was gasp dramatically. What?
Looking at his phone, he said Carole King
had died. But it was a hoax. She lives
somewhere in Idaho. Someone once told me
gay men have become a commercial
of themselves. But I thought we were done
buying that bullshit. Look,
something is owed. If we must be both,
adjective and suffix, let us go before
and come back. They say
fetal genetic material
migrates to a mother’s brain and remains
postpartum, reprogramming connections.
Some mirrors have more questions.
They say time, too, listens from behind.
At almost seventy, Mom lives
in event afterglow. No one’s story is over, yet
half our family has fit
back into the earth, into its endless holes.
We try to make them proud.
It was a rhesus, she corrects me.
A rhesus monkey,
she says after reading this. He kept it
in a chicken-wire cage and carried it
around town on his shoulder.
That was when the cotton gin
was still going, gave the streets and the air
a certain quality, wispy. Mom said
he didn’t have the same energy
she was used to feeling from other
men. He was missing something,
neutral, flicked off or... Her father
asked her what she thought of him, fishing
for some confirmation, she figured. There were
questions when he died. She said
that he was different, said she didn’t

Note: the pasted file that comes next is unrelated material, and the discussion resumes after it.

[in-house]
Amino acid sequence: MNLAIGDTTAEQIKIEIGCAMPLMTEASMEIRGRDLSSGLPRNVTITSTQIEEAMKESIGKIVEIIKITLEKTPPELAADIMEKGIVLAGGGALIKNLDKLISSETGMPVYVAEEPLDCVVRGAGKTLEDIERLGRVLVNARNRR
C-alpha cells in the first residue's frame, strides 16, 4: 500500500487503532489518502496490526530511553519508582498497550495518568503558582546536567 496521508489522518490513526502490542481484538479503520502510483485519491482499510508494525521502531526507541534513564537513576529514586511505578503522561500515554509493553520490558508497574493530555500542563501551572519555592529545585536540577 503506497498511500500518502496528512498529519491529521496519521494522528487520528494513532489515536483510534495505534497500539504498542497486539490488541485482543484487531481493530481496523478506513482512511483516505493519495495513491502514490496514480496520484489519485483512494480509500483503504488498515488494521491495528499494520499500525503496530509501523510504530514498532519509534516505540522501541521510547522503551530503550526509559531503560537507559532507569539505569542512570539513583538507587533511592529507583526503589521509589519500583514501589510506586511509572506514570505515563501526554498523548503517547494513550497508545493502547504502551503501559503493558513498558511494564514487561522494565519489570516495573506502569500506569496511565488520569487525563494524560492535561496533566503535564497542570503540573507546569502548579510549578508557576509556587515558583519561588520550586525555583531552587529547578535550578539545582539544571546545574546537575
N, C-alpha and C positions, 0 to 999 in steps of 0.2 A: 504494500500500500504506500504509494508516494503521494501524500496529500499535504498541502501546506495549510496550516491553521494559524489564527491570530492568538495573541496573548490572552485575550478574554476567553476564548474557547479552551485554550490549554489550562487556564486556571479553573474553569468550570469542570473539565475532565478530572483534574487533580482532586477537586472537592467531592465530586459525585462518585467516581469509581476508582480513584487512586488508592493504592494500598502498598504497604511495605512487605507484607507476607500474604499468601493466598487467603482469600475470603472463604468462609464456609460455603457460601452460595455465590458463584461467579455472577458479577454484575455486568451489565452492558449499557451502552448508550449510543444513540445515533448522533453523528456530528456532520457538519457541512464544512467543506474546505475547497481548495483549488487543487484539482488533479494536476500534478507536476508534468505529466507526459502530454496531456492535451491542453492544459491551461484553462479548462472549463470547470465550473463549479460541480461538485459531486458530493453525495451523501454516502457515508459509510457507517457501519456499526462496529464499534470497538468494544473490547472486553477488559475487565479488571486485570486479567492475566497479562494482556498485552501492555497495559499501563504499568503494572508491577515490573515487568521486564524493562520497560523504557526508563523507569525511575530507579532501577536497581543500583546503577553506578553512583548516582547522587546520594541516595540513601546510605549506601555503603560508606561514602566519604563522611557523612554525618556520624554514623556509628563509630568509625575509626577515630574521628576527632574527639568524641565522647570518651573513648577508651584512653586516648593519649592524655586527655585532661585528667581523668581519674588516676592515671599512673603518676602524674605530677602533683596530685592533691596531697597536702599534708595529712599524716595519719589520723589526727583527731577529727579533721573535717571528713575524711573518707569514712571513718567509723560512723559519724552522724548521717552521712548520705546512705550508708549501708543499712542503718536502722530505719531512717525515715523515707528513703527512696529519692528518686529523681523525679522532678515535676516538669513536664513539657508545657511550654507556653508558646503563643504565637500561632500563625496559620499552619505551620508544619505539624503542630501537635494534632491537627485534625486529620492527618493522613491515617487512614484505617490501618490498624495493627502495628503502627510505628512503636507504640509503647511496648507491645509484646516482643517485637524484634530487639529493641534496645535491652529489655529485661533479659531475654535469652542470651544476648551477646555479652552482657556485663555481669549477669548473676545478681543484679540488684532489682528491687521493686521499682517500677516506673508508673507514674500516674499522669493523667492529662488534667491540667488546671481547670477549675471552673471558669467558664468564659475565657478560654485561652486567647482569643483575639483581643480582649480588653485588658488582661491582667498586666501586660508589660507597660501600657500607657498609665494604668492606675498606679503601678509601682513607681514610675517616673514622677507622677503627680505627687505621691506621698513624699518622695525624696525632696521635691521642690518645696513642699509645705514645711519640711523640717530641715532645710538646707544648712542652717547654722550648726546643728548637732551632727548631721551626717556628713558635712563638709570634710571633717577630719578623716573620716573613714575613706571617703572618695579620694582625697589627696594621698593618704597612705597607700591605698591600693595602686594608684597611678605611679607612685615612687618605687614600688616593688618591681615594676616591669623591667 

know. I like to think of him that way,
impossible to know. We are in the process
of a certain unraveling, as if the past
exploded and this is the sense
the parts have made. I ask her anyway.
Our understanding glinting as it turns.
Let this be why he came home,
not to die but to recombine. Cotton
lining every ditch, she said,
like something torn apart.
IN MY DREAM, TURING SHOWS ME HIS GREATEST MACHINE
Turing and I fling ourselves
into a river black as a lake.
We kick, ungrapple, kick,
his hand heavier, pulling us down.
His hand clamped like a small
mandible over mine, my first jarring
attempt at diving; his aim, true.
We sling down to where
the machine, far below,
curries lights over the fanged weeds.
Like a flat, open palm, the mechanical bottom
seems to hold the river up.
We reach its circuited face
where the strands button off.
Turing tinkers with a panel,
his hands clawn, over-busy, his hands
the quietest thing above the lights.
From his work, bubbles
fury overhead, lit, then lost.
I lose time. He is there,
but then he is gone. He has flown
into some moment I wasn’t attending,
leaving no instructions for proceeding.
How beauty, pith-like, sits
in the center of incomprehension.
This, his last machine, seems
to creature the blind dark, offering
anything that passes there long enough
its own set of eyes.
-from No Doubt I Will Return a Different Man (winner 2021 CSU Poetry Center’s Lighthouse Poetry Series Competition), selected by Fall 2022 Guest Editor, Michael Walsh
Tobias Wray’s No Doubt I Will Return a Different Man won the CSU Poetry Center’s Lighthouse Poetry Series Competition. His work has found homes in Blackbird, Hunger Mountain, Meridian, and The Georgia Review, as well as the Queer Nature: A Poetry Anthology (Autumn House Press). He currently lives in Los Angeles and is soon to start teaching at the University of Central Oklahoma. Reach him at www.tobiaswray.com.